XPath expressions may also evaluate to booleans, numbers, and strings

Location paths
Most common type of XPath expression
Like file paths, can be absolute (starts with “/” or relative, and can include multiple “steps” separated by “/”
person/name contains 2 steps,
person/email/@username contains 3

Location path steps
Made up of three parts
Axis specifier, followed by ::
Node test (the type of the node)
0 or more predicates enclosed in [ ]

Pretty verbose,
so there’s shorthand…
attribute:: is abbreviated @, e.g.,
attribute::*  becomes  @*
child:: axis specifier can be omitted
inside [ ], position() tests are implicit
child::para[position()=last()]   becomes

XPath expressions
Very powerful…
Darn complex…
Often subtle semantics…
Tip: Learn XPath well, and learn it first (before the rest of XSLT)

XSLT templates
A stylesheet is just a lists of template rules for matching against the source tree, and substituting partial results
<xsl:template match="…">
    …substitution here…
match attribute is a pattern expression (subset of legal XPath expressions)

Stylesheets are declarative
Template rules say what the transformations should be
Rather than how the transformation will be accomplished
Processing model is described in the technical reports

Conflict resolution
Input nodes can match multiple template rules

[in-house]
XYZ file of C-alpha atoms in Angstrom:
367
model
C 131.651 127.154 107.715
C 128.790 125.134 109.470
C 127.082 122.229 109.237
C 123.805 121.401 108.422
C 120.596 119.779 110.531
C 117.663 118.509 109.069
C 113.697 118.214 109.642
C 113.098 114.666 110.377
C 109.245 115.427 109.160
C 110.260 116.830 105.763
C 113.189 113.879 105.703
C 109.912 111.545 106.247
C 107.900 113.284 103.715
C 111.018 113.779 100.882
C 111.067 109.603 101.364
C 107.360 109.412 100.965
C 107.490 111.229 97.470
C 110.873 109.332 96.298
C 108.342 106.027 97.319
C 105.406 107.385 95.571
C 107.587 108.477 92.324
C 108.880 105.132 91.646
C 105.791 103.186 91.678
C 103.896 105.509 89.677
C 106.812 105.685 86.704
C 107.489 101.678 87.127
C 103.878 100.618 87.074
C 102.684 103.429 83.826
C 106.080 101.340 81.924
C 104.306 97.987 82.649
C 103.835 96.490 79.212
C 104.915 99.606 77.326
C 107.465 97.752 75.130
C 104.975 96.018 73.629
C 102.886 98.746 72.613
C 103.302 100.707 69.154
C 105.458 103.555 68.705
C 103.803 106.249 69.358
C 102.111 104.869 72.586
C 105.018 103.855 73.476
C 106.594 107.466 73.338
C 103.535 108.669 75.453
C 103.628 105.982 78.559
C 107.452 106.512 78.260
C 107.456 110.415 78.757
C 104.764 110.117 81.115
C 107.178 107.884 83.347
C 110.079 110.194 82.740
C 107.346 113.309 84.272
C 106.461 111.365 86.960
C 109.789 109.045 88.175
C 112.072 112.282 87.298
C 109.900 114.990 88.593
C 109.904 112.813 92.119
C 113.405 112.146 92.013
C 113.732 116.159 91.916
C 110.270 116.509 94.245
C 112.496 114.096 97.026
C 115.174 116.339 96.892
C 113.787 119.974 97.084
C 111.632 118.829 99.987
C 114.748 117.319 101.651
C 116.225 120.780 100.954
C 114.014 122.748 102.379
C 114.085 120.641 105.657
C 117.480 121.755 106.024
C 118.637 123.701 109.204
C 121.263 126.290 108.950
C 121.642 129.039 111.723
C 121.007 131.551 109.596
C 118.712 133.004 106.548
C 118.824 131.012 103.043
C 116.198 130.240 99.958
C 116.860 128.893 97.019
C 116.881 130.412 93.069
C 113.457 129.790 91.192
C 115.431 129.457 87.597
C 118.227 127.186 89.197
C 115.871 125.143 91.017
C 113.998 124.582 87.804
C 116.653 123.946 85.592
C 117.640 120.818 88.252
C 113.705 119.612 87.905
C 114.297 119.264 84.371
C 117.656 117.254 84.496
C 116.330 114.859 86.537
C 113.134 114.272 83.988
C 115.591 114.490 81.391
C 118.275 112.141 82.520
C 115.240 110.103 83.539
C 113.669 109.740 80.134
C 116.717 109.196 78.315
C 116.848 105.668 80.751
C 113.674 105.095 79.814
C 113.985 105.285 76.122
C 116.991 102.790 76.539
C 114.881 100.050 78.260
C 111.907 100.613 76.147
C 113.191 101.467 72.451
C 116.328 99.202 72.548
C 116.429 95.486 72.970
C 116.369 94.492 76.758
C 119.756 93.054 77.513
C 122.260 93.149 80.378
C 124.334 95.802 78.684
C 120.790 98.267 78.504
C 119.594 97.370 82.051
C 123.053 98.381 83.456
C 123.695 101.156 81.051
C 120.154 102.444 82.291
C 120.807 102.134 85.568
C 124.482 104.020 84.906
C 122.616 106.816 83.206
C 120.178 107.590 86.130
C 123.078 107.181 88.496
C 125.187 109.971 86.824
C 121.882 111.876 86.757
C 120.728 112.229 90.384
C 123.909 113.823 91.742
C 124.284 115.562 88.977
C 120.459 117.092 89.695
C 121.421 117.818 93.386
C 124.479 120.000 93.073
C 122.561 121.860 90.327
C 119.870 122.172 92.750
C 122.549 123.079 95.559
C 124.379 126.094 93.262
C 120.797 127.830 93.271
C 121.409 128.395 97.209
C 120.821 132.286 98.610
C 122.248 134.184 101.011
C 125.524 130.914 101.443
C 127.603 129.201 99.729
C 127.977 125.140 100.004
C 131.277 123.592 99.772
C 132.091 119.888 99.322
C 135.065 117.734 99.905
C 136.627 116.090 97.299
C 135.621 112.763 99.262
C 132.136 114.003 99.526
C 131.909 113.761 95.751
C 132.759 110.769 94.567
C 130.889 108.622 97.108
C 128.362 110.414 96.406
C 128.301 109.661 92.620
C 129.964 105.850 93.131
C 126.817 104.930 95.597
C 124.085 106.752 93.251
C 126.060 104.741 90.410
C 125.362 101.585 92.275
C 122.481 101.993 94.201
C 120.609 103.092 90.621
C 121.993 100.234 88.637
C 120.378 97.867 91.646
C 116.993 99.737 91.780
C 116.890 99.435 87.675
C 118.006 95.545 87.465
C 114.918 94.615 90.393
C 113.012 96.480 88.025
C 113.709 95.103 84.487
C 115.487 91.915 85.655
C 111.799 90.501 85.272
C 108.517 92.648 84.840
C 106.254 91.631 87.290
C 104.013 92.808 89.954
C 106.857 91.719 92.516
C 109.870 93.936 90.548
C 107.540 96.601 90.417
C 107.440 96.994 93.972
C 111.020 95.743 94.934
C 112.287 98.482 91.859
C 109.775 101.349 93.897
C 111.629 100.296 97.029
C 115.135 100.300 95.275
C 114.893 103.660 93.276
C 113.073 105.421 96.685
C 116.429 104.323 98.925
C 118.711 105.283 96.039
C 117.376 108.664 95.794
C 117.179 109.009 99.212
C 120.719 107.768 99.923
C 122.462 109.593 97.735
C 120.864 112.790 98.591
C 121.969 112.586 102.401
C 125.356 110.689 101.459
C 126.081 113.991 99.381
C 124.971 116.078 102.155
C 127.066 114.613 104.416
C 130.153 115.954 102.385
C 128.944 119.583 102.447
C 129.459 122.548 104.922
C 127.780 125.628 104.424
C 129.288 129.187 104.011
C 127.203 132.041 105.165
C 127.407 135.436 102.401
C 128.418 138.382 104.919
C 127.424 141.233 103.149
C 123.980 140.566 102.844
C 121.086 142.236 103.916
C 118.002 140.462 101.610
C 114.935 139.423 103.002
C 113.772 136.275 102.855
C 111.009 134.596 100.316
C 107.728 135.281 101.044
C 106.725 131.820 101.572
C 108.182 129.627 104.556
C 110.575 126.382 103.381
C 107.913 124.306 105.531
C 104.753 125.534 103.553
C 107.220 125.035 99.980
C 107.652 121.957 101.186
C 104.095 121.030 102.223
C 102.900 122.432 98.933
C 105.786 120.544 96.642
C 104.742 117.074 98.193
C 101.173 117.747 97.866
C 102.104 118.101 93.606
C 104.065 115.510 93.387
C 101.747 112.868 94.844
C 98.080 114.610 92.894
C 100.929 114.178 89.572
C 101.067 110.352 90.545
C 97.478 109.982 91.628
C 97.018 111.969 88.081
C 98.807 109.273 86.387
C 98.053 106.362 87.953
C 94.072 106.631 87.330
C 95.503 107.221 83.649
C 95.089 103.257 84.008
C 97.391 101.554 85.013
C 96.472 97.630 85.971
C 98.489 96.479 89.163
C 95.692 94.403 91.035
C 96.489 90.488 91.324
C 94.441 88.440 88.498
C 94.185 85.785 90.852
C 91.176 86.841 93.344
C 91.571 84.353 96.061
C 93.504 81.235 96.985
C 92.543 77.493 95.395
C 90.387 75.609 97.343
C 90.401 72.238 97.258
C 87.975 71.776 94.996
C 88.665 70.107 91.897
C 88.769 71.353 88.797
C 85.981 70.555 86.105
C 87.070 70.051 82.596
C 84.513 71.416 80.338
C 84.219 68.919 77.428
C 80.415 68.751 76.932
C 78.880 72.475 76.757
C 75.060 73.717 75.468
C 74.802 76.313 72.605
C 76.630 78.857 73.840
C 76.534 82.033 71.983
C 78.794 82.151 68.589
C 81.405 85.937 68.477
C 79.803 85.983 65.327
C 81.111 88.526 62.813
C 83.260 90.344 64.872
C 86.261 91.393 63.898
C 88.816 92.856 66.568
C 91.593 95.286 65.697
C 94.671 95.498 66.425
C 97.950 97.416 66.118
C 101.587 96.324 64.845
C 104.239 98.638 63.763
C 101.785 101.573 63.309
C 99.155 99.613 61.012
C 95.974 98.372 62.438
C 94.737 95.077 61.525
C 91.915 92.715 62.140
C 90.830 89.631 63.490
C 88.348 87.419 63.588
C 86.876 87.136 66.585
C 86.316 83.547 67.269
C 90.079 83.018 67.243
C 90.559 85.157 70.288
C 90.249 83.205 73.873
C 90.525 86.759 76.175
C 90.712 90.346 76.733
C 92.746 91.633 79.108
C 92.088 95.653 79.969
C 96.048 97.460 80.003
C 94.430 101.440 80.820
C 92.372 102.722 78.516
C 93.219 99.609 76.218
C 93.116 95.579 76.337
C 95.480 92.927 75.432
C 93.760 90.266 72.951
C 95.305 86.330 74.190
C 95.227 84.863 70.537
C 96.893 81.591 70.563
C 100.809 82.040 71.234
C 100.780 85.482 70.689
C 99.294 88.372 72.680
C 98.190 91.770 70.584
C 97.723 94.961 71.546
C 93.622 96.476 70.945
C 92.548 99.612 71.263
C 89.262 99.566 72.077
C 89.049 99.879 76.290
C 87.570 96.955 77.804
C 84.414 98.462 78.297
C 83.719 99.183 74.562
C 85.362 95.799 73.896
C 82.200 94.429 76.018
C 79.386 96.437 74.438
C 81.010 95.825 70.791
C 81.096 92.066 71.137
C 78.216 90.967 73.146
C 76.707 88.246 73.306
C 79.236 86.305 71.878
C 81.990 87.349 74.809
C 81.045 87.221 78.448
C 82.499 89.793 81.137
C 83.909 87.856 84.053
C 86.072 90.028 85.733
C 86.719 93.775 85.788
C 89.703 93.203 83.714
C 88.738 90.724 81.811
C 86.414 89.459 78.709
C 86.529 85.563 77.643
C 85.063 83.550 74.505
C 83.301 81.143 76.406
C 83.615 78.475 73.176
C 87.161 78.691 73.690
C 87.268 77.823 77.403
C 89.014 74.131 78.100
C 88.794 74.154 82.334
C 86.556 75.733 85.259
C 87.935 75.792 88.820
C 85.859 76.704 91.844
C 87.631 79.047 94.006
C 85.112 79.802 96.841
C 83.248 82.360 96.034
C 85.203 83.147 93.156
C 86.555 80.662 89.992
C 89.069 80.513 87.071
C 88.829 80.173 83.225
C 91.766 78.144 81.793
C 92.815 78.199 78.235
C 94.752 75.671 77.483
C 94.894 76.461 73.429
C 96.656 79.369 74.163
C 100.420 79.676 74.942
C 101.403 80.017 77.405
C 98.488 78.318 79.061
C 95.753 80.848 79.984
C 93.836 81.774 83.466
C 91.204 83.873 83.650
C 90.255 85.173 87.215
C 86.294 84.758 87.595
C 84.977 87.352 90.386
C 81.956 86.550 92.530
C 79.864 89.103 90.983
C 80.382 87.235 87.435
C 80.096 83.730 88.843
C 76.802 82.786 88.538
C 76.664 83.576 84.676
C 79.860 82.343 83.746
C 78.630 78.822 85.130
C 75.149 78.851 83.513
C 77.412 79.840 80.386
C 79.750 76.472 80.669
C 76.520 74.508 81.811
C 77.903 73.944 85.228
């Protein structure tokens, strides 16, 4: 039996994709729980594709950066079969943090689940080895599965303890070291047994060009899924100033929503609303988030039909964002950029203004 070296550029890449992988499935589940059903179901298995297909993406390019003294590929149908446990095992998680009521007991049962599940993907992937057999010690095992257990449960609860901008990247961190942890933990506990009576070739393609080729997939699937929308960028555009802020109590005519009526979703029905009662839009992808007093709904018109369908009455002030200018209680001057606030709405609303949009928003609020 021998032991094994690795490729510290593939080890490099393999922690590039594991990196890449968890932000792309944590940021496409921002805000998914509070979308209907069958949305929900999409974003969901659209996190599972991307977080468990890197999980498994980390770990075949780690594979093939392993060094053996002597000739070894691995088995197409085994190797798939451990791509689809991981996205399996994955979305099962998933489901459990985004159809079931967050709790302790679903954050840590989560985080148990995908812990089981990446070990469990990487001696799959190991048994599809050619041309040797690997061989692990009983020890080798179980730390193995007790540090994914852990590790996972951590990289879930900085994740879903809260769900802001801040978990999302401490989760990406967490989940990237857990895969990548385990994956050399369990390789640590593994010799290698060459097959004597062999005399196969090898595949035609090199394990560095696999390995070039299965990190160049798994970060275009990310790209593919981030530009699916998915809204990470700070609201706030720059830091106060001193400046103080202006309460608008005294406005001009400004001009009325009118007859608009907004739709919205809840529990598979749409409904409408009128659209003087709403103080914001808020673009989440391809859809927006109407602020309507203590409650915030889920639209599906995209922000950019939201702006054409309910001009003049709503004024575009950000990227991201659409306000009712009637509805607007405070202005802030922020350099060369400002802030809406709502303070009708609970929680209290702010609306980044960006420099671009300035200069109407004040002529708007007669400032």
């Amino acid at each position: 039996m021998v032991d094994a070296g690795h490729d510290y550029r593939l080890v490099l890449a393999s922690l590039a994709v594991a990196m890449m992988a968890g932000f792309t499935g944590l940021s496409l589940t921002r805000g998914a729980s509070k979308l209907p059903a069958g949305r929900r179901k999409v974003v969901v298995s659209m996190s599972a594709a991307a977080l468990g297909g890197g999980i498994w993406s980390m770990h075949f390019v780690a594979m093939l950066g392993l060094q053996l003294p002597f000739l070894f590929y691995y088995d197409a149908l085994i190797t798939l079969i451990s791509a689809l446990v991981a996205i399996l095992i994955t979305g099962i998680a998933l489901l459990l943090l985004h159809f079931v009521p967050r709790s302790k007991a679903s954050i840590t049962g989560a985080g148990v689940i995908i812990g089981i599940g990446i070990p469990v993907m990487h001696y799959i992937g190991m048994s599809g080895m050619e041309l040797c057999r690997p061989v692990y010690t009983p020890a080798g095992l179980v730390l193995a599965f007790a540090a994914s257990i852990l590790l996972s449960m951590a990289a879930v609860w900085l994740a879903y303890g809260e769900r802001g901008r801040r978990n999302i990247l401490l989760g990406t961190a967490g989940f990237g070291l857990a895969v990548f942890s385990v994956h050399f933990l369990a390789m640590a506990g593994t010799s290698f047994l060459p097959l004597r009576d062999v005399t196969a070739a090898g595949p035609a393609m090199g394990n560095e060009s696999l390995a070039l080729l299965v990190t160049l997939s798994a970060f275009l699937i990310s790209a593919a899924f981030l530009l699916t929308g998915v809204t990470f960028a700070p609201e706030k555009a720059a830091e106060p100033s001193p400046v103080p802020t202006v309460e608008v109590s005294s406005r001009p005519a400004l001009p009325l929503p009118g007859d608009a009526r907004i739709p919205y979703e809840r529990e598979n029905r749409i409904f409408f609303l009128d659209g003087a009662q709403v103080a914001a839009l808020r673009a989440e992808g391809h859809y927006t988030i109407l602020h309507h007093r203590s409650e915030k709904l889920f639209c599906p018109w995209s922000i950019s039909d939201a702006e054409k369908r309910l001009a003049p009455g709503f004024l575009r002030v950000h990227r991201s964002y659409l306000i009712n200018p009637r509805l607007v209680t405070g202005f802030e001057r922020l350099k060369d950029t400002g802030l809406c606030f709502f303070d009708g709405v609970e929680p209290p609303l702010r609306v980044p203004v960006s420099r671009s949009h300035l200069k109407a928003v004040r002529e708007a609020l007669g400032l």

Imported rules have lower precedence than local rules
Lower priority rules have lower precedence
Priority roughly corresponds to specificity of the matching pattern

Identity transformation
<xsl:template match="*|@*">

<xsl:apply-templates …>
Instruction to recursively process all children of the current node
select attribute for filtering children to be processed

input.xml (revisited)
<?xml version="1.0" encoding="UTF-8"?>
  <email username="gregb"

Stripping email elements
Identity transform + use more specific rule for email elements:
<xsl:template match="email"/>

JavaML and XSLT
I use XSLT to convert from JavaML to:
Ordinary Java source code
(Plain Old Source Representation, POSR)
HTML pretty-printed view, with index, indentation, colorization
Much easier than doing the conversions using DOM and Perl

HTML Pretty-printed
using XSLT
(displayed in IE 5)

<xsl:if …>
No else clause—if you need that, use choose, when, and otherwise
<xsl:if test="@final">
    <em><font color="{$clr-final}">
  <xsl:text>final </xsl:text>

<xsl:choose …>
<xsl:when test="@final">
      <em><font color="{$clr-final}">
      <xsl:text>final </xsl:text></font></em>

Templates can be subroutines
<xsl:template name="semicolon-nl">
<xsl:call-template name="newline"/>
 Use name attribute of template

<xsl:for-each …>
Iteration is available:

<xsl:for-each select="implement">
<xsl:value-of select="@interface"/>
<xsl:if test="not(position()=last())">
<xsl:text>, </xsl:text>

Learning more about XSLT
See my JavaML distribution:
page also contains a bunch of useful links
Book recommendations listed in index at:

Performance comparison

LotusXSL Profile

Work by Jacek Ambroziak, et al., at Sun
Compile the XSL file into a .class file that corresponds to a translet
Partial evaluation of an interpreter w.r.t. a stylesheet
Eliminates XSL parse time, other optimizations possible
Incomplete implementation still, or….

A full implementation
of XSLT-lite?
Some features of XSLT are especially hard to implement efficiently
Argument: better to disallow wholly inefficient things than to make performance suffer dramatically (without warning)
Best case though: expressiveness + detailed understanding of performance implications